Growth Prospect: Support Services Consolidation

Posted on April 6, 2012


Real estate on hospital campuses has always been valuable. Just how valuable…well that is being further clarified by current building trends.

One of those efforts is the consolidation of healthcare support services, and their relocation to areas away from the main hospital.

Support service is a catch-all term for anything not directly linked to diagnosis, treatment and recovery functions at a hospital. Each hospital or system defines core functions differently. Some support services include: central sterilization, laundry, mail, pharmacy, laboratory, food preparation, storage, shop / maintenance, and administrative spaces.

In higher education, this collection is called auxiliary services and they are housed in the college’s student union. Hospitals do not have the equivalent of a student union, so historically these functions were separated spatially as much as possible from the core hospital activities but still structurally connected to the hospital. However over time, departments grow, technologies change, and what was once located out-of-the-way is now in prime clinical space. Thus, the need can exist for relocating support services.

I spoke with an administrator who noted in England it is common for several unaffiliated hospitals to develop a central facility to share support services. This building then becomes a distribution hub to the five or six hospitals for things every hospital needs like linens, food, dry goods, and supplies.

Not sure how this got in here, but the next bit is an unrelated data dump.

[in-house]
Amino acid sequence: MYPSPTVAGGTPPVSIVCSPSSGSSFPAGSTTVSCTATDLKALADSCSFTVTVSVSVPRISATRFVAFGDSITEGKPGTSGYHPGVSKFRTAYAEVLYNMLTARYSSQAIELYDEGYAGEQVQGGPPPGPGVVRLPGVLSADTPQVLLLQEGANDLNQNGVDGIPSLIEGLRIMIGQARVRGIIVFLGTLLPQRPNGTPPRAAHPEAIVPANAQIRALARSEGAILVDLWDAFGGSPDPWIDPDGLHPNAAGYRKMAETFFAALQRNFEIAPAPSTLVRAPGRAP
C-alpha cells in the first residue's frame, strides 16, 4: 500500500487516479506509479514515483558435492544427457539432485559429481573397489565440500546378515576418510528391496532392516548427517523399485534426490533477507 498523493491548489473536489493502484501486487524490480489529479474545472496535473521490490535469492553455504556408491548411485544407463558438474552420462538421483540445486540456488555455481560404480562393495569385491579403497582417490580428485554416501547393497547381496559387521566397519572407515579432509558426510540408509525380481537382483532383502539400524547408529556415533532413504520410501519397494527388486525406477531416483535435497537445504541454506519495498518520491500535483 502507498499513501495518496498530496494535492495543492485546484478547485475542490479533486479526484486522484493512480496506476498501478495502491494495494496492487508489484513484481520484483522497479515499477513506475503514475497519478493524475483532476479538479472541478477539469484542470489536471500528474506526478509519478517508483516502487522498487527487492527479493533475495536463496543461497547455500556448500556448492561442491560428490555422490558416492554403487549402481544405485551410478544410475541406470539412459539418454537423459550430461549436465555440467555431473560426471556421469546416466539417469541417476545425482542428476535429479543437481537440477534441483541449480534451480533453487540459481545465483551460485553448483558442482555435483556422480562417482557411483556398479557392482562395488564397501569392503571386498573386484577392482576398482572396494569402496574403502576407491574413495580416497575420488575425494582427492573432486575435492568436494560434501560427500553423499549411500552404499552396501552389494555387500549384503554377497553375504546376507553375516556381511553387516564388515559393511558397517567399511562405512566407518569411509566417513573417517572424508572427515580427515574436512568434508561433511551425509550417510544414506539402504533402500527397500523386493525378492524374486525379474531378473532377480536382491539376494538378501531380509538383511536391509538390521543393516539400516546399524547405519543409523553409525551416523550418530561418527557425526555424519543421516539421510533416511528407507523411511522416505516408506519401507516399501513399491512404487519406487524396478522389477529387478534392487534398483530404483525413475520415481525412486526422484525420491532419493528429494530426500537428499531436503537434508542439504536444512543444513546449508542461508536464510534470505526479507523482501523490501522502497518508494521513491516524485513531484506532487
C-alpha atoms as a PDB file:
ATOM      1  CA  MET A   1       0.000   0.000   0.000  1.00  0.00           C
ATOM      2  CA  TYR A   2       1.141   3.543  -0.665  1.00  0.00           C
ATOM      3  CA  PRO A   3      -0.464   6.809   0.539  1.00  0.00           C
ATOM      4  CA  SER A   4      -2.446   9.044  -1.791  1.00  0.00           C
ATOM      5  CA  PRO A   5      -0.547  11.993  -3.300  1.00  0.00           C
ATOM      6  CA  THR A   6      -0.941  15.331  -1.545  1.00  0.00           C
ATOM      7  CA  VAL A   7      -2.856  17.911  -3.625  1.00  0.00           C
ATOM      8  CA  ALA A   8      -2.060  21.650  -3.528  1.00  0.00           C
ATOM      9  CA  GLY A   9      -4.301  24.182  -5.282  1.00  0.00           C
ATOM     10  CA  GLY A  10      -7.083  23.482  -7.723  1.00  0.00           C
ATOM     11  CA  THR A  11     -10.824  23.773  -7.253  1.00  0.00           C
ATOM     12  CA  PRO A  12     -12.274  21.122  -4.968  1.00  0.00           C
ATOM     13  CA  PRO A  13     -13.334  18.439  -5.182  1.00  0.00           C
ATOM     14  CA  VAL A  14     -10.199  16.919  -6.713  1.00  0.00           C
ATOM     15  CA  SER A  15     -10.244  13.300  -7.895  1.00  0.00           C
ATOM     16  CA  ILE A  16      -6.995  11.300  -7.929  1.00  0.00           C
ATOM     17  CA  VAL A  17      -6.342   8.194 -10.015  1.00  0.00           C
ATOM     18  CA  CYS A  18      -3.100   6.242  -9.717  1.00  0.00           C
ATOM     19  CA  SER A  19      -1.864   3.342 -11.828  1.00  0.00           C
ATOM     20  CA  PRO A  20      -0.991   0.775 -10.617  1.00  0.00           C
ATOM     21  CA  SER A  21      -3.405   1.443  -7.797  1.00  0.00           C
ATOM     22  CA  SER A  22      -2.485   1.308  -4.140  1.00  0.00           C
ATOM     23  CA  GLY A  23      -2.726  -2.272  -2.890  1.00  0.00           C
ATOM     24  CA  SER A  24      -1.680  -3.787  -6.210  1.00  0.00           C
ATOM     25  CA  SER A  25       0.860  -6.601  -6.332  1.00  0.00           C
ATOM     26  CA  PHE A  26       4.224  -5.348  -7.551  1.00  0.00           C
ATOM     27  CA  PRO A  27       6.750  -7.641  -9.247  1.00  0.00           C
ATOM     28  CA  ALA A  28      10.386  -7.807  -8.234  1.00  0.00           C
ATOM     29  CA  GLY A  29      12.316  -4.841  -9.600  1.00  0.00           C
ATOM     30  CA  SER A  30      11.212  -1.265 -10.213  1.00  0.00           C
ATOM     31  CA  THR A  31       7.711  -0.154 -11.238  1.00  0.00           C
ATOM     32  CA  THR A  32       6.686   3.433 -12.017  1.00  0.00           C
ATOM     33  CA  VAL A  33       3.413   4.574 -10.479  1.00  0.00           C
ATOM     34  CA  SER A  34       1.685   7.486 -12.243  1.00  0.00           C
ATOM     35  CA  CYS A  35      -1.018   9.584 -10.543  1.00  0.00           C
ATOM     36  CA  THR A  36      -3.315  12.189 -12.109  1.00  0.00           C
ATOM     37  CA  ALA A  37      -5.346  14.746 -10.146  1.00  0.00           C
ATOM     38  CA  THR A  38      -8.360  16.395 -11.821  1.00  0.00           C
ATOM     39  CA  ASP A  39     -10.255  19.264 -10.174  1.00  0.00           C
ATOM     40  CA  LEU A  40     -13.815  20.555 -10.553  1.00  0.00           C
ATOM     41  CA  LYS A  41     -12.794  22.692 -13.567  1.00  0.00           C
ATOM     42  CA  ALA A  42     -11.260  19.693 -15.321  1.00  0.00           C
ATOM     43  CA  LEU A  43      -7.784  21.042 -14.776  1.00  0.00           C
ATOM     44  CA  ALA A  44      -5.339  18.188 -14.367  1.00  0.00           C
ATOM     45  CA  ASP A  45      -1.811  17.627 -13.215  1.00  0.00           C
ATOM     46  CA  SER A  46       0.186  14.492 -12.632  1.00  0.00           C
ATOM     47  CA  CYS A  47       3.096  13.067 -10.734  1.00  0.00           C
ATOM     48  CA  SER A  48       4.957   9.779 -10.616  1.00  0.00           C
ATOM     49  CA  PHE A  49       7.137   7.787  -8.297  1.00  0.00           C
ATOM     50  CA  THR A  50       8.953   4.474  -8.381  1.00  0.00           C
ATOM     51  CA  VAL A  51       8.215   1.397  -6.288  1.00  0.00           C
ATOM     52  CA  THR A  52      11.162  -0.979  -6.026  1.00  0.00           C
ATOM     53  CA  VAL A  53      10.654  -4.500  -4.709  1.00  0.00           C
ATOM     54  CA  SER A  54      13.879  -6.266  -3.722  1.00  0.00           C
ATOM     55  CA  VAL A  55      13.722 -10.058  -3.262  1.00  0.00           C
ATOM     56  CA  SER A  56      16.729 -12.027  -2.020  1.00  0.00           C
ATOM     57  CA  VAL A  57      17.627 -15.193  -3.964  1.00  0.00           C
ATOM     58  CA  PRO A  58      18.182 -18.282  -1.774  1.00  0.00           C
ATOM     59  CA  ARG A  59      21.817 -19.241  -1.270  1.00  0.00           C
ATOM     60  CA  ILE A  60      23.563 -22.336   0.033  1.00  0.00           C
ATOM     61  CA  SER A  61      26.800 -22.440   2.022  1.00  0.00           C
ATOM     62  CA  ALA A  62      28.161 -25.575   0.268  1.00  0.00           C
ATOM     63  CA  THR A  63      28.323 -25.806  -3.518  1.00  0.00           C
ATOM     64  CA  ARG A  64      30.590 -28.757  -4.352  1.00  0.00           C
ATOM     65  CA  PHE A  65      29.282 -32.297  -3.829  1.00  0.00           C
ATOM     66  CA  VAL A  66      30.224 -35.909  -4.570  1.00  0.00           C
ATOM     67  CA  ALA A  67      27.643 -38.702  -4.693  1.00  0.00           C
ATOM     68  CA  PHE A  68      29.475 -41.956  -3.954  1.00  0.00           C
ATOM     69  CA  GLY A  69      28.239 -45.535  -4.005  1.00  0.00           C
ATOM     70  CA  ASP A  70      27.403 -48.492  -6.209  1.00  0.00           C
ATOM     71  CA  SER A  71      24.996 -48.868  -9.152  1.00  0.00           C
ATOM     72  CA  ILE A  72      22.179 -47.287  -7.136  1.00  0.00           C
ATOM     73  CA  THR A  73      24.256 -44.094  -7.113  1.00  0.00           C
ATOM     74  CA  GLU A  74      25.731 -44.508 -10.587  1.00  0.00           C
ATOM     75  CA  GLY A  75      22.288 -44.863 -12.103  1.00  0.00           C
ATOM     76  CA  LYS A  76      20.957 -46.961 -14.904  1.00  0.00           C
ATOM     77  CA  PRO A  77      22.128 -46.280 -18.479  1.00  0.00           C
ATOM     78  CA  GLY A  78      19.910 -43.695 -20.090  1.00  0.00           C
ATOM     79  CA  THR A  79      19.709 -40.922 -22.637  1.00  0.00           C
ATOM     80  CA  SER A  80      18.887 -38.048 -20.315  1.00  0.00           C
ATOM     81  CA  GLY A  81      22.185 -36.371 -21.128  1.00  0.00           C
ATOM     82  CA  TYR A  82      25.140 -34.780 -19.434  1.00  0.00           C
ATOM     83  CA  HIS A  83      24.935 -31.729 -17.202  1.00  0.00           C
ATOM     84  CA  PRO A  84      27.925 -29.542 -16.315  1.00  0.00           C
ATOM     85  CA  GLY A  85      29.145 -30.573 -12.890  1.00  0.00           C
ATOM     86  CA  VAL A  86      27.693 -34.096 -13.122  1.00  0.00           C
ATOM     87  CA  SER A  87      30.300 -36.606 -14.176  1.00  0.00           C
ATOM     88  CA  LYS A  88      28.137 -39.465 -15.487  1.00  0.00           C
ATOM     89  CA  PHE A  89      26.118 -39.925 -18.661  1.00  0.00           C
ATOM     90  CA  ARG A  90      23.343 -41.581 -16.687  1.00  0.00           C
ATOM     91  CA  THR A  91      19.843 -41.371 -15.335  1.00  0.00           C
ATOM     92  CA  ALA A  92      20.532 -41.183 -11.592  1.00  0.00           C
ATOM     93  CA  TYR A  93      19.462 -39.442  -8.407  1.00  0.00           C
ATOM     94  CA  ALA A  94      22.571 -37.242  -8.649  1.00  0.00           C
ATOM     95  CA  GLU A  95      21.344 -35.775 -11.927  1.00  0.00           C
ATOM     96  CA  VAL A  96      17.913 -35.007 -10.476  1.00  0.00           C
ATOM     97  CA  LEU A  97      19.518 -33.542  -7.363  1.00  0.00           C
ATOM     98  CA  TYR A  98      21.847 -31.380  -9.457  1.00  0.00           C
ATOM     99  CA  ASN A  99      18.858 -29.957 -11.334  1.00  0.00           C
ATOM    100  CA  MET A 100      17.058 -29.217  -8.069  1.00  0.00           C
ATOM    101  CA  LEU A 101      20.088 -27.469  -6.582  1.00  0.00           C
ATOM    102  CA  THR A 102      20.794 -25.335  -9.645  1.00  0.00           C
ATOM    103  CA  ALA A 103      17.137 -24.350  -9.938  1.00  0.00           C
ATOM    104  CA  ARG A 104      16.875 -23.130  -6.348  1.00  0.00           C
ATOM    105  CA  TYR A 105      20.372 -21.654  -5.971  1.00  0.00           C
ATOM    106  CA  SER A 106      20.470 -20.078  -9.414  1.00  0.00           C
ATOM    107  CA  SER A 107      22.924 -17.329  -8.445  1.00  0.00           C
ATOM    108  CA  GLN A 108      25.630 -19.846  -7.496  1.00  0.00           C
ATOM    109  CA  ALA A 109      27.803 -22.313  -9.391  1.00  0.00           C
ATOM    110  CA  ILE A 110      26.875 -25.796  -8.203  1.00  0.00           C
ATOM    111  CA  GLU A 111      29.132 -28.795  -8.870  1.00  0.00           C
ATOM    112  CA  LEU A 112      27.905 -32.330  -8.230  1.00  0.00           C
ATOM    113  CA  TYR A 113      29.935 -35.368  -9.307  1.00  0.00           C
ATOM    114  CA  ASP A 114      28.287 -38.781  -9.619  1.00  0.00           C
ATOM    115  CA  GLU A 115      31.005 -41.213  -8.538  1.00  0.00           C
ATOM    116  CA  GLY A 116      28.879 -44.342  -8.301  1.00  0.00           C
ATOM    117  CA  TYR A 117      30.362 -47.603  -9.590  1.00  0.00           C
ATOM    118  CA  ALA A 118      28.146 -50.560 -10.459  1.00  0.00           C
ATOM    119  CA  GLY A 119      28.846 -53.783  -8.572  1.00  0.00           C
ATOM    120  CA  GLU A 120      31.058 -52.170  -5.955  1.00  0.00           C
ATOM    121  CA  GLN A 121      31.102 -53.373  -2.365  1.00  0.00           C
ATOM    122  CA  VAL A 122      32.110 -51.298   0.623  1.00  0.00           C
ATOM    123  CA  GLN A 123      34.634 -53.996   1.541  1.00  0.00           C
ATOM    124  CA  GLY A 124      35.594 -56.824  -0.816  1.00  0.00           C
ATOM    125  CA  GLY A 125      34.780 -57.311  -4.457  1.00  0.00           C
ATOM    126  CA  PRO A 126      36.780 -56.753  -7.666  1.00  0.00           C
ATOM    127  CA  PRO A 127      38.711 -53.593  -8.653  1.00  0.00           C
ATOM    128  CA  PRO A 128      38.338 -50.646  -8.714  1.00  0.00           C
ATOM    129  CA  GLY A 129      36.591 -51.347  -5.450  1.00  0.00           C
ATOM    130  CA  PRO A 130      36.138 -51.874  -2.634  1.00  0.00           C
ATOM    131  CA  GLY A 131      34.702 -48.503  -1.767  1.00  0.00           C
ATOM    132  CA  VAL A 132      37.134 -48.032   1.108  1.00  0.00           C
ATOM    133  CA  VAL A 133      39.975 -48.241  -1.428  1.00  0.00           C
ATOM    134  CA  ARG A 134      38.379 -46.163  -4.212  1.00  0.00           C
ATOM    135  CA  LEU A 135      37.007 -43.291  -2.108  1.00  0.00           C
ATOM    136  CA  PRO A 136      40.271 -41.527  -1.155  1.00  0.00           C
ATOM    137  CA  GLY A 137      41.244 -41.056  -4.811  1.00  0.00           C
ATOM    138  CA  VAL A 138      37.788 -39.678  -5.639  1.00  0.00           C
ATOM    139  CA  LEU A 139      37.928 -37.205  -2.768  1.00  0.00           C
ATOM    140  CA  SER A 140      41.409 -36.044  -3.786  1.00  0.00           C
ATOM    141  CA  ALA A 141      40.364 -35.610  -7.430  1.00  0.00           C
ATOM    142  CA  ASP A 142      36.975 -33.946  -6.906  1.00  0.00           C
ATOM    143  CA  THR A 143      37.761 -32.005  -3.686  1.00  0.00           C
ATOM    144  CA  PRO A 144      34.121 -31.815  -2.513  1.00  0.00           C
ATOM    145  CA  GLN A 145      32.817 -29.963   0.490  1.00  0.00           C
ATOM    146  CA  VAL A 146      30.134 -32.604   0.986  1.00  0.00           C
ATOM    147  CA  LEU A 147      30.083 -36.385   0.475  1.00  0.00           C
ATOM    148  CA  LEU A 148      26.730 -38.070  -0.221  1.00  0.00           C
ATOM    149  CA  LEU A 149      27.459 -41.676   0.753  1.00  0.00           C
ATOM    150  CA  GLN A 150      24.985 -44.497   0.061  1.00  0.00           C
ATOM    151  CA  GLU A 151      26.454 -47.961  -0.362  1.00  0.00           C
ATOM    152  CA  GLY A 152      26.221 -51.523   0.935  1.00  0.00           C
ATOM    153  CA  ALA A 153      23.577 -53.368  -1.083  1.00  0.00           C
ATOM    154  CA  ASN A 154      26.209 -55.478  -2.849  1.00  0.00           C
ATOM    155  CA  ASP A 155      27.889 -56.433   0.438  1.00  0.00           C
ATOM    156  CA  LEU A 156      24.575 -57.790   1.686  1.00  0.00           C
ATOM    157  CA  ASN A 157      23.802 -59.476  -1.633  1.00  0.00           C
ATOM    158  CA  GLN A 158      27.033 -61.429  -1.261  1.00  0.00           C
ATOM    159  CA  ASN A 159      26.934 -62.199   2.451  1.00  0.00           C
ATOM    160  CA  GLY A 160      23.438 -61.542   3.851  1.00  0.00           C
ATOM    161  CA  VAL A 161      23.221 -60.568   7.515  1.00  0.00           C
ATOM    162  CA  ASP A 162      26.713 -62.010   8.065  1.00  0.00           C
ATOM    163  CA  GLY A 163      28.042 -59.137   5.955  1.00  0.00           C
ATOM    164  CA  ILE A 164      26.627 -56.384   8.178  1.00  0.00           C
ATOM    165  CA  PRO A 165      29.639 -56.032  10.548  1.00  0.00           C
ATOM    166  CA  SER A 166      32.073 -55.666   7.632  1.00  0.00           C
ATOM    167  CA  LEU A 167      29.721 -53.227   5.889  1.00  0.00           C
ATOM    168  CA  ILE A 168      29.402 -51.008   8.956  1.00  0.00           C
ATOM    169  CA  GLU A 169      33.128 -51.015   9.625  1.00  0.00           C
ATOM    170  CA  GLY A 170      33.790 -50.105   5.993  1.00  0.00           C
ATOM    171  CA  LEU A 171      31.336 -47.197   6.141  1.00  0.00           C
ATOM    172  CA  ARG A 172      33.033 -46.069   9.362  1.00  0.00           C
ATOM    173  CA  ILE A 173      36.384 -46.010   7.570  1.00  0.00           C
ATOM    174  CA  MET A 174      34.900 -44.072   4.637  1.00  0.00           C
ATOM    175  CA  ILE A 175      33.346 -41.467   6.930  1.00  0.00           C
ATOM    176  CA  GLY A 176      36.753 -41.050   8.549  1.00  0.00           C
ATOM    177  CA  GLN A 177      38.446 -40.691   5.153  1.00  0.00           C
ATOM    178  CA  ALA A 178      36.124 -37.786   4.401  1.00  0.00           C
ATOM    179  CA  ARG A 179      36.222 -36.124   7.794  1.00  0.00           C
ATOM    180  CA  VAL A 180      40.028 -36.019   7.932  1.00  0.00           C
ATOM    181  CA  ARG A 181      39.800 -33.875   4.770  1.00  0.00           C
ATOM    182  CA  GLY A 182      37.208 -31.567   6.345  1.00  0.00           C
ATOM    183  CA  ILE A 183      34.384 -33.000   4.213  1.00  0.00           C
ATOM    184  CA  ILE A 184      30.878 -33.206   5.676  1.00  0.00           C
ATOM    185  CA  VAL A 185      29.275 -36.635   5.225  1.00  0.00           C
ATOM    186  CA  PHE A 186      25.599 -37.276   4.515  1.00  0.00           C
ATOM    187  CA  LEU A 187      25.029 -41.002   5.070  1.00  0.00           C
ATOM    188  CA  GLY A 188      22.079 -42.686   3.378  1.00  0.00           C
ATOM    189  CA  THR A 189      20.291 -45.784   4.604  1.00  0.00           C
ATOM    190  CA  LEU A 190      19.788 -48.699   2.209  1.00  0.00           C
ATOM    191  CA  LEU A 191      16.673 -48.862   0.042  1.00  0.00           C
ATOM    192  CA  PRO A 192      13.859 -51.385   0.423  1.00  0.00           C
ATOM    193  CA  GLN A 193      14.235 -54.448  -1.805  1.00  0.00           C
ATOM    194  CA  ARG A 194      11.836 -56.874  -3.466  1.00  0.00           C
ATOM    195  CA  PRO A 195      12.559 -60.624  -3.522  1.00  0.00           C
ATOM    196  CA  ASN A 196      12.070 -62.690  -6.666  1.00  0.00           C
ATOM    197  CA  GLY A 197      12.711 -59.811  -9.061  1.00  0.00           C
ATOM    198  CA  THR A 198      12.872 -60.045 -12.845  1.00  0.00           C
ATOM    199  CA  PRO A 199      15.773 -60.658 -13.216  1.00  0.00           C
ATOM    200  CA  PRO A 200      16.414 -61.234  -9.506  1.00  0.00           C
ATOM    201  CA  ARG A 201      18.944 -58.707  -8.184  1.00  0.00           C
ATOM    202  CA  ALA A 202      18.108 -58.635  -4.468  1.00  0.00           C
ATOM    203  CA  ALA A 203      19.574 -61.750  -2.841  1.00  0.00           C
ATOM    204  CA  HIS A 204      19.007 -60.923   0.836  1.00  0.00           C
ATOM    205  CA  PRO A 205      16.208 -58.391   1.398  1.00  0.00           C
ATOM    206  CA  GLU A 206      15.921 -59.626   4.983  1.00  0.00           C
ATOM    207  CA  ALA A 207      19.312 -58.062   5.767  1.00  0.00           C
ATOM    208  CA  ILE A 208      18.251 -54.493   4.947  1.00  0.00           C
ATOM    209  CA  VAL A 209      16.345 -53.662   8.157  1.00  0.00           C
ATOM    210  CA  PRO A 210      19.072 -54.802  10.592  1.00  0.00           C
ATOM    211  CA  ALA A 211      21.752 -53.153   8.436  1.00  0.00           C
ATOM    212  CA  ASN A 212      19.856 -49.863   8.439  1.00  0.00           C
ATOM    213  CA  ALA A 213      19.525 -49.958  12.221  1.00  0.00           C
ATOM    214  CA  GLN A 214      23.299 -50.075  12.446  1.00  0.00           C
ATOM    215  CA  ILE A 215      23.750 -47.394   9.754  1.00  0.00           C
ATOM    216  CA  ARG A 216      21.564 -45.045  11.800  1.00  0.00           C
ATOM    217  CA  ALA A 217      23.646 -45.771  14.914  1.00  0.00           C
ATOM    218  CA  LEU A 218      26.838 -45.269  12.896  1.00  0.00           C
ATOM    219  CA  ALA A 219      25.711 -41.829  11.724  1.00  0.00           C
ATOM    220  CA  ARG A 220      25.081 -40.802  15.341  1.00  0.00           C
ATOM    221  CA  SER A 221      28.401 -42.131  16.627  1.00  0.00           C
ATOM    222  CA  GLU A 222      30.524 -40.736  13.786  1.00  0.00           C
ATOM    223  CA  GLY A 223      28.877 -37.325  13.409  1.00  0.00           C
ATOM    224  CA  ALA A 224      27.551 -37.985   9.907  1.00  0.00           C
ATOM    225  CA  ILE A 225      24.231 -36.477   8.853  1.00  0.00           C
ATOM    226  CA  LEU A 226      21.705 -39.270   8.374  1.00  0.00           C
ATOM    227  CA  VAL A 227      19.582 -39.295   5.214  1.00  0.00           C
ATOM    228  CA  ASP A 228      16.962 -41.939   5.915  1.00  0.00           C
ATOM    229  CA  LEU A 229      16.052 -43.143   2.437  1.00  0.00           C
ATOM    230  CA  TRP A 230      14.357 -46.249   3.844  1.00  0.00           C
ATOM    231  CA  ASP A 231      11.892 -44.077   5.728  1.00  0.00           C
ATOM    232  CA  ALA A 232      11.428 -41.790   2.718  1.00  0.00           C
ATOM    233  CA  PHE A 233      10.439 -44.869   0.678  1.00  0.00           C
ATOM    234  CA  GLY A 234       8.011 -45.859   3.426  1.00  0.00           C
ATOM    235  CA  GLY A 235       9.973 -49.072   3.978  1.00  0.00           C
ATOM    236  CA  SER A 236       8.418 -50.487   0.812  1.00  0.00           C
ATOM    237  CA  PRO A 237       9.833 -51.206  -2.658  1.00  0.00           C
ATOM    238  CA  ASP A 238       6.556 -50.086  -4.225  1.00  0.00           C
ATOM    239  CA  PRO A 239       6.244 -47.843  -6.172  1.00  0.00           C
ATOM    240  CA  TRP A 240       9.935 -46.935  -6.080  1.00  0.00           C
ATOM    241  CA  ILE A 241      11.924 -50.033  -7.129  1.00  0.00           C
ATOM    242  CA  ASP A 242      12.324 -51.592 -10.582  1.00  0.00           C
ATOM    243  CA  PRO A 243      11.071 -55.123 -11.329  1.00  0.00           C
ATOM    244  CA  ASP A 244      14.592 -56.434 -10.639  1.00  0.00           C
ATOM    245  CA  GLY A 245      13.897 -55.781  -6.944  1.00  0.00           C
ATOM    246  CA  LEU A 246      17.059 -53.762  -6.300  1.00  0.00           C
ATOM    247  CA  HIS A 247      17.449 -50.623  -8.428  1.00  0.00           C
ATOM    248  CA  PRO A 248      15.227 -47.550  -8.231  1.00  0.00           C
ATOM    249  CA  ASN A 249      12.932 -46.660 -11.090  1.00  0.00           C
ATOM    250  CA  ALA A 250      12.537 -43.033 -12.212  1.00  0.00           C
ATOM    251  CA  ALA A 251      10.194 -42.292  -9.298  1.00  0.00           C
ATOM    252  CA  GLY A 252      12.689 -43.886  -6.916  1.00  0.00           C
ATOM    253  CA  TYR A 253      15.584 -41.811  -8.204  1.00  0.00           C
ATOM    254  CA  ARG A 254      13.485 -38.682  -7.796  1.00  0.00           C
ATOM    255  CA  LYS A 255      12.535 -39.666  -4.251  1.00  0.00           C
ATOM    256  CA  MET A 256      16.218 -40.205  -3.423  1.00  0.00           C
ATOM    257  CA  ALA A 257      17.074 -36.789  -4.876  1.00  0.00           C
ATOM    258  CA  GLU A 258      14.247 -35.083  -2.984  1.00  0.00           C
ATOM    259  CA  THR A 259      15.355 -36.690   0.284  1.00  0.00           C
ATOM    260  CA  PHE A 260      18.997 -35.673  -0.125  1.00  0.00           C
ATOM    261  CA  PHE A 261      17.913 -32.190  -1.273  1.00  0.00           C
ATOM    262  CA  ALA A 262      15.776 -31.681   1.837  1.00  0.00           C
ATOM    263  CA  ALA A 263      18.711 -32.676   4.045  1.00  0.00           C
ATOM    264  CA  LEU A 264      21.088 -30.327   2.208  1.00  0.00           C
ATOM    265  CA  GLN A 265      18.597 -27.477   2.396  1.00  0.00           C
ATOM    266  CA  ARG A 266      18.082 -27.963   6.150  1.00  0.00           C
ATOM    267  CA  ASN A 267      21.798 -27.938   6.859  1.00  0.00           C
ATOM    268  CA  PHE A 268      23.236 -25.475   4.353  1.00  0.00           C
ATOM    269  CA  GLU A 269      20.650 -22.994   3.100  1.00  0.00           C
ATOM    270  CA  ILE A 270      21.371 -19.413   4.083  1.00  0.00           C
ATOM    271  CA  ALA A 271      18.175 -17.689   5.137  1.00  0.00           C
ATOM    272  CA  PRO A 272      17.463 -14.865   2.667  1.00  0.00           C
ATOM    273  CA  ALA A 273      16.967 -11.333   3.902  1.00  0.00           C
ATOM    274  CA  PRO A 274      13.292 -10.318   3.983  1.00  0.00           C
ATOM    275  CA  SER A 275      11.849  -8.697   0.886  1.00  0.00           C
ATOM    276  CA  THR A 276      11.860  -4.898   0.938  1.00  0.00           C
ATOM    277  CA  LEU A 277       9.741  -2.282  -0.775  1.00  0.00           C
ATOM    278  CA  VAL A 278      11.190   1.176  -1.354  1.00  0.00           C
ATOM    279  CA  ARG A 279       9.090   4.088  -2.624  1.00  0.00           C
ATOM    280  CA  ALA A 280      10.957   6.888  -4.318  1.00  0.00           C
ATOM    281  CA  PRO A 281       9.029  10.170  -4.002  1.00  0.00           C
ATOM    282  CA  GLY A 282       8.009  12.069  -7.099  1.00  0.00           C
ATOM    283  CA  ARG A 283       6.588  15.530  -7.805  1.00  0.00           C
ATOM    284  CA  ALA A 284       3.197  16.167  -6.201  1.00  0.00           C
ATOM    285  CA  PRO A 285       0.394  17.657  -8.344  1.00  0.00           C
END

Incidentally, Haskell is completing a similar facility in south Florida for a joint venture. This facility will contain food prep, central sterile, pharmacy, administrative, and distribution services, and serve four hospitals between two healthcare systems.

Functionally, a building of this type has a lot of advantages. First, it can be centrally located to the facilities it serves. Second, it can efficiently serve more hospitals more easily with less dedicated square footage. Third, economies of scale allow greater purchasing power between the member facilities, if resources are pooled. Fourth, the space is inexpensive square footage to build, own and maintain (construction type, taxes, etc.). Fifth, the layout is flexible enough to change to fit the needs of the joint venture. Finally, such a facility frees up valuable space at several hospitals, space which can be used for core hospital functions.

Support service consolidation off-site is a move each hospital will need to study. The teaming aspect required to make it a smart financial decision for some may add an unwanted complication. For small hospitals, rural hospitals, or hospitals with a lot of acreage surrounding their hospital, it may not make financial sense. For the land-locked and others with unfavorable departmental adjacencies, it may prove beneficial.

A hospital I spoke with last month is looking at a potentially small but expensive laboratory renovation right in the middle of needed clinical space. The Director of Construction was lamenting the location of their lab and said his hospital was in the early stages of moving the lab outside the hospital in a consolidation effort.

If nothing else, limited space in the main hospital is pushing administrators to force-rank hospital functions in importance. Support service consolidation to a building or precinct elsewhere dedicated to only those functions also confirms the belief hospitals of the future will contain only essential functions for the very sick—and everything not requiring direct doctor or caregiver input will likely find another home. It allows healthcare delivery to take priority and be further integrated within the hospital, while physically separating secondary activities: integration through disintegration.

Posted in: Growth Prospect